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Fossils sparked Charles Darwin’s imagination

A new book recounts how discovering extinct species influenced his theory of evolution

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8:00am, April 8, 2018
Glyptodon

UNEARTHED  Evidence from South American fossils of extinct creatures such as Glyptodon, a giant relative of armadillos, ultimately helped Charles Darwin develop his theory of evolution.

Darwin’s Fossils
Adrian Lister
Smithsonian Books, $19.95

Charles Darwin famously derived his theory of evolution from observations he made of species and their geographic distributions during his five-year voyage around the world on the H.M.S. Beagle. But in the introduction of On the Origin of Species, the naturalist also cites another influence: the thousands of fossils that he collected on that trip. Darwin’s Fossils is paleobiologist Adrian Lister’s account of that little-appreciated foundation of evolutionary theory.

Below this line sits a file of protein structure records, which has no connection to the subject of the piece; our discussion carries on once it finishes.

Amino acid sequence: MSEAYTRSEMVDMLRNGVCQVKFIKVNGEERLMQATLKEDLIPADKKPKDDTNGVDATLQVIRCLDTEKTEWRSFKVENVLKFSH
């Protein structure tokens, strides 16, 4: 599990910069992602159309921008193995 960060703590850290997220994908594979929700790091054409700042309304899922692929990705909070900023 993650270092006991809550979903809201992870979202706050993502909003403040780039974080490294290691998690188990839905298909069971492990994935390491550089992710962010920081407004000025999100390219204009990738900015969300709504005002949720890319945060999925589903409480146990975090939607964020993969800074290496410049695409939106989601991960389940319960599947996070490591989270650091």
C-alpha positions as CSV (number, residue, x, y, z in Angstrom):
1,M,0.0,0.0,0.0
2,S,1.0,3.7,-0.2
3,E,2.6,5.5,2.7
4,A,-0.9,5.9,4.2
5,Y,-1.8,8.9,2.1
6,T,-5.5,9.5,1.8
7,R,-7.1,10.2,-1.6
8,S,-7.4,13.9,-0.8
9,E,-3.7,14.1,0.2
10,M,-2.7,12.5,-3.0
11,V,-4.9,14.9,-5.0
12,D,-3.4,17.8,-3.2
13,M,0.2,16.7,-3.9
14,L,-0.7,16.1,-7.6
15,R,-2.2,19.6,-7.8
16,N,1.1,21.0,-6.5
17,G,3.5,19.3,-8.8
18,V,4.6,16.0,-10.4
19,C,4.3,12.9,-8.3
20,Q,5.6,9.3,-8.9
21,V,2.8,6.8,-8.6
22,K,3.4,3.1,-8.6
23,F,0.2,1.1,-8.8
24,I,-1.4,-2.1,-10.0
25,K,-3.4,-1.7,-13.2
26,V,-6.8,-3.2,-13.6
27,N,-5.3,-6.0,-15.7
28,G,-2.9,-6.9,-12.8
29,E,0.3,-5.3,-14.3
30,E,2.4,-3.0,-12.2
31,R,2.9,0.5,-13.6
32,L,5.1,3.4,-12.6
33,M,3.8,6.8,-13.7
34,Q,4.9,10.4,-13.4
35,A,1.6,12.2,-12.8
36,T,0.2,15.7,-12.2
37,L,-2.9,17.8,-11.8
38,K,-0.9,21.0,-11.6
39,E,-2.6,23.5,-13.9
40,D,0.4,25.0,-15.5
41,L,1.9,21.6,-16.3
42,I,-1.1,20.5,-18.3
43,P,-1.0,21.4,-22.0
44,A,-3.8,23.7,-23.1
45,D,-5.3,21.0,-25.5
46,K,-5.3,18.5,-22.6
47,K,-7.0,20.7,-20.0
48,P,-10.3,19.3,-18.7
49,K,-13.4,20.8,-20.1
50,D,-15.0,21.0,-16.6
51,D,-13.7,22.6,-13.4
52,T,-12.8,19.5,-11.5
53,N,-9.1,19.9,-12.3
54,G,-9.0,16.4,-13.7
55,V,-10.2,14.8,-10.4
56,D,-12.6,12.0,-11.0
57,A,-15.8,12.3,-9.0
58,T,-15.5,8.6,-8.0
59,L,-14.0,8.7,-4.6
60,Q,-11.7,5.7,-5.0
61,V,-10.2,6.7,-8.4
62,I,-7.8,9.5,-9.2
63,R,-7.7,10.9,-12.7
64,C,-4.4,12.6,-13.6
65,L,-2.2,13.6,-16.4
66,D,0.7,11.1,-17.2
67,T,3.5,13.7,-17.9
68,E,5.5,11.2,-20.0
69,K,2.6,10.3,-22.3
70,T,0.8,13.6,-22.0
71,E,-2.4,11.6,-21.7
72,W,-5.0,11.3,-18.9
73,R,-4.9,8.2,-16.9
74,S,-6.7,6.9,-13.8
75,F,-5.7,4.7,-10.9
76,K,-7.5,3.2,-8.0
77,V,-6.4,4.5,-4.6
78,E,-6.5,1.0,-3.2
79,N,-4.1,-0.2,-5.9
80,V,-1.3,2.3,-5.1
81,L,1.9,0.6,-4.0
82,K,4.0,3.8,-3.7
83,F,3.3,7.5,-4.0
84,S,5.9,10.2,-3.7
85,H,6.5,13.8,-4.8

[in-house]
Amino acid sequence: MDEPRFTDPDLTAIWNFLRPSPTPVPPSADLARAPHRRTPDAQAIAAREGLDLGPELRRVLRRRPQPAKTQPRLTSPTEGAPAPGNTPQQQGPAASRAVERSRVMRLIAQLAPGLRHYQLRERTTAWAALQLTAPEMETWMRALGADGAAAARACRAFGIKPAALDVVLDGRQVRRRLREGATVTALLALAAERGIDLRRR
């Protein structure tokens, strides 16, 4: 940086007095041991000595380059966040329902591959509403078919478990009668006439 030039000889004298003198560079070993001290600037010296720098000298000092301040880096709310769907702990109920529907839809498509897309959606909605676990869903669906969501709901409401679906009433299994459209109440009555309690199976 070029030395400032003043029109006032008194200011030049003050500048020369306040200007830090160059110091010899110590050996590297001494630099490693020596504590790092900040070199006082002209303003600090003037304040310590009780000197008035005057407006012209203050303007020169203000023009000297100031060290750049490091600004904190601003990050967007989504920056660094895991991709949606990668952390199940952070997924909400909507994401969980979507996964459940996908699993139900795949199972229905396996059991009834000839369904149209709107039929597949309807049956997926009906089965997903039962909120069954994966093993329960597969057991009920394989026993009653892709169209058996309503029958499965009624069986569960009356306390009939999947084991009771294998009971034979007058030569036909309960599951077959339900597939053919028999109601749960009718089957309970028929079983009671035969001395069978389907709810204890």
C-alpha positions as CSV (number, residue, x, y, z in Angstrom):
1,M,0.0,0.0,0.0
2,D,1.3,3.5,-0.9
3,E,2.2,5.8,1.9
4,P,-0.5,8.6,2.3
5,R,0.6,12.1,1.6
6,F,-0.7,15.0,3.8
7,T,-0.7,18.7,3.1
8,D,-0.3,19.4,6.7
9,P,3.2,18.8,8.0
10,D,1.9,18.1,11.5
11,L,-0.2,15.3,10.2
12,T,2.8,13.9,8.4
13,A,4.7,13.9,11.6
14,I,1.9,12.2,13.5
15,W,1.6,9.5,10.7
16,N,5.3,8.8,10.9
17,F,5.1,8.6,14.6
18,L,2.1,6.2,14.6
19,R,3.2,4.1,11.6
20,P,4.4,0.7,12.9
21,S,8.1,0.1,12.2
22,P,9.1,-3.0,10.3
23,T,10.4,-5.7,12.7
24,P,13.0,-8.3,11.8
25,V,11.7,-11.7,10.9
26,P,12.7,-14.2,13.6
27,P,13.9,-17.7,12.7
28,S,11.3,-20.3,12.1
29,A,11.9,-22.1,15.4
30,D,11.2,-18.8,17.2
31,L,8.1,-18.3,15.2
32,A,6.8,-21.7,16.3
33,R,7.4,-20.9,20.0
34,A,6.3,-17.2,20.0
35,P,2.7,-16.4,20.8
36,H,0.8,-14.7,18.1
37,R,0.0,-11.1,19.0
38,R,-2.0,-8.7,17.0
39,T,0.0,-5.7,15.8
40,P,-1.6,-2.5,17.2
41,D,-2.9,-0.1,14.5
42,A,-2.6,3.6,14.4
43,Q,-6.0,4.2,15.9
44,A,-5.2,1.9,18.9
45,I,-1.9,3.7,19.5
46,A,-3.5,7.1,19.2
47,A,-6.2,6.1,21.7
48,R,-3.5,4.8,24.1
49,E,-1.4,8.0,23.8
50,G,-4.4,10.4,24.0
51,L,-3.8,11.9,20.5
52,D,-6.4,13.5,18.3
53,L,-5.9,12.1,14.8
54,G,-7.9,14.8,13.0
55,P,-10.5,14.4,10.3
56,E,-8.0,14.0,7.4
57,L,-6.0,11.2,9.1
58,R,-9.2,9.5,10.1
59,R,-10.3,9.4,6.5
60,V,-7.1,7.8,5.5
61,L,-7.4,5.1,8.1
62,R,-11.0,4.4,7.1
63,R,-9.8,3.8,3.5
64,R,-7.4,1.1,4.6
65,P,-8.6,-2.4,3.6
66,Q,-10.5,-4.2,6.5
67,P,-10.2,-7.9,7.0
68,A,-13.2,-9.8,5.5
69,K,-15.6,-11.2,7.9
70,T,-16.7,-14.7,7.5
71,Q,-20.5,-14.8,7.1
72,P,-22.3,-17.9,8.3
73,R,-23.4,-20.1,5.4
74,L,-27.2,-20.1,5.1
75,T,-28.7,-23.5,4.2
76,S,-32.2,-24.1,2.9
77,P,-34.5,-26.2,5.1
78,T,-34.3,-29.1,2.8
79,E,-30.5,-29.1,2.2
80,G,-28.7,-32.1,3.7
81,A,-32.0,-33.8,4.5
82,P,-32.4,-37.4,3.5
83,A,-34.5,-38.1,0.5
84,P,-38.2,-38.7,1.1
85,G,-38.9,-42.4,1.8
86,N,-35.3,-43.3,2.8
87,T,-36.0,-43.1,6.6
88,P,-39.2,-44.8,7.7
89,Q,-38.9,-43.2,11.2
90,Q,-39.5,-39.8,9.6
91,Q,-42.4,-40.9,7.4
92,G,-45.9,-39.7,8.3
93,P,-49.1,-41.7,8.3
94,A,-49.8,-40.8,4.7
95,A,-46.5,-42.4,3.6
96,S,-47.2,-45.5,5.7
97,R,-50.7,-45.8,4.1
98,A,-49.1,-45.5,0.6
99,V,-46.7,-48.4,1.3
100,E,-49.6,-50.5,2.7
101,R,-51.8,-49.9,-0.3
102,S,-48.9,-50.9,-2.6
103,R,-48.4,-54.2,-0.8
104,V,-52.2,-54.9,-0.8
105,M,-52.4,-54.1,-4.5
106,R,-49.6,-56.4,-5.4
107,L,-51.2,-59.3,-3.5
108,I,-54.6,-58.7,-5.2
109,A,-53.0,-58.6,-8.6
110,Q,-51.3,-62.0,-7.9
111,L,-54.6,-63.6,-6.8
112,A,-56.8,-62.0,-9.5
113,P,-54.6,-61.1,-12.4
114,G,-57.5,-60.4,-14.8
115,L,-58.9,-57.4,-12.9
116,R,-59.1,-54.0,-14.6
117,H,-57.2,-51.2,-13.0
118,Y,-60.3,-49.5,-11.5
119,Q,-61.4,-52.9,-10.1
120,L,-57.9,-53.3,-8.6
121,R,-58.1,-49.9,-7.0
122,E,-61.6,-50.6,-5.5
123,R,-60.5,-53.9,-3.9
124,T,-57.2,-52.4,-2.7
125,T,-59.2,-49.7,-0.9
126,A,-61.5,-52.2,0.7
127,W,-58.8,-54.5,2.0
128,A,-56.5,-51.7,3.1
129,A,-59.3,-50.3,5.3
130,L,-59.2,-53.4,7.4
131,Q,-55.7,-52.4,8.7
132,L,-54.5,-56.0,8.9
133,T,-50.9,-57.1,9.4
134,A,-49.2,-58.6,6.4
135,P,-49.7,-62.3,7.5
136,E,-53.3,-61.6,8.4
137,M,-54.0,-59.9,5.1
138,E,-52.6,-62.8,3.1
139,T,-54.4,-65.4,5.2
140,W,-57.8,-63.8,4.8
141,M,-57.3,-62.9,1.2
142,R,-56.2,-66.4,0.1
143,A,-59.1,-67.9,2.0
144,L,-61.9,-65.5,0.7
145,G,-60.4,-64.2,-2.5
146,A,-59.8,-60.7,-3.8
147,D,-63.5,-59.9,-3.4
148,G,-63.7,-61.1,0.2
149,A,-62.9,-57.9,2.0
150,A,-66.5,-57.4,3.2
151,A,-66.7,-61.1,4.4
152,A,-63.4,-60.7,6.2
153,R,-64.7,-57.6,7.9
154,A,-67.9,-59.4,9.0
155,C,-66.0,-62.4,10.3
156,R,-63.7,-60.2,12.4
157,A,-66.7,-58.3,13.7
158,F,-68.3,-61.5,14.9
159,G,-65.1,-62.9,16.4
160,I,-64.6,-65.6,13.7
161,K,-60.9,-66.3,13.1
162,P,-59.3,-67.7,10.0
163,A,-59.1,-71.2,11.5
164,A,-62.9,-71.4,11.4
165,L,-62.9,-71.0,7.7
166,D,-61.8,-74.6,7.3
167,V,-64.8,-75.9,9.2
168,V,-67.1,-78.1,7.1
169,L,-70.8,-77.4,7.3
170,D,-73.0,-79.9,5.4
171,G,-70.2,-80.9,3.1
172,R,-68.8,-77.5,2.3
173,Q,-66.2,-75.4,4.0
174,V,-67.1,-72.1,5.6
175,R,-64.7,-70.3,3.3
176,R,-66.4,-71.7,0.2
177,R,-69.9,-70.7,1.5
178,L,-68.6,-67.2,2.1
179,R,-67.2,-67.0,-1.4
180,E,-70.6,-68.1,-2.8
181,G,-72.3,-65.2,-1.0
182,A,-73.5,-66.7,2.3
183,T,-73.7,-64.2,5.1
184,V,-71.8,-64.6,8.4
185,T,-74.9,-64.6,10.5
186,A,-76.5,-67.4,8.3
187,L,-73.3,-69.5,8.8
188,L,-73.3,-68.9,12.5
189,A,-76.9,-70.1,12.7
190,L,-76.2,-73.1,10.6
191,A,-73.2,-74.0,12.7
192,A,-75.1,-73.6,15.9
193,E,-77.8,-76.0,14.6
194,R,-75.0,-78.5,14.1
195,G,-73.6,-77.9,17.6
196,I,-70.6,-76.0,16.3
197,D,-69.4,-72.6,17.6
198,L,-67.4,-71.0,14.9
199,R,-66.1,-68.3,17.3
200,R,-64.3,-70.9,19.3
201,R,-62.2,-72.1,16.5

While sailors on board the Beagle charted the coastal waters of South America (the actual purpose of the expedition), Darwin explored the shore and rambled inland on excursions that sometimes lasted weeks.

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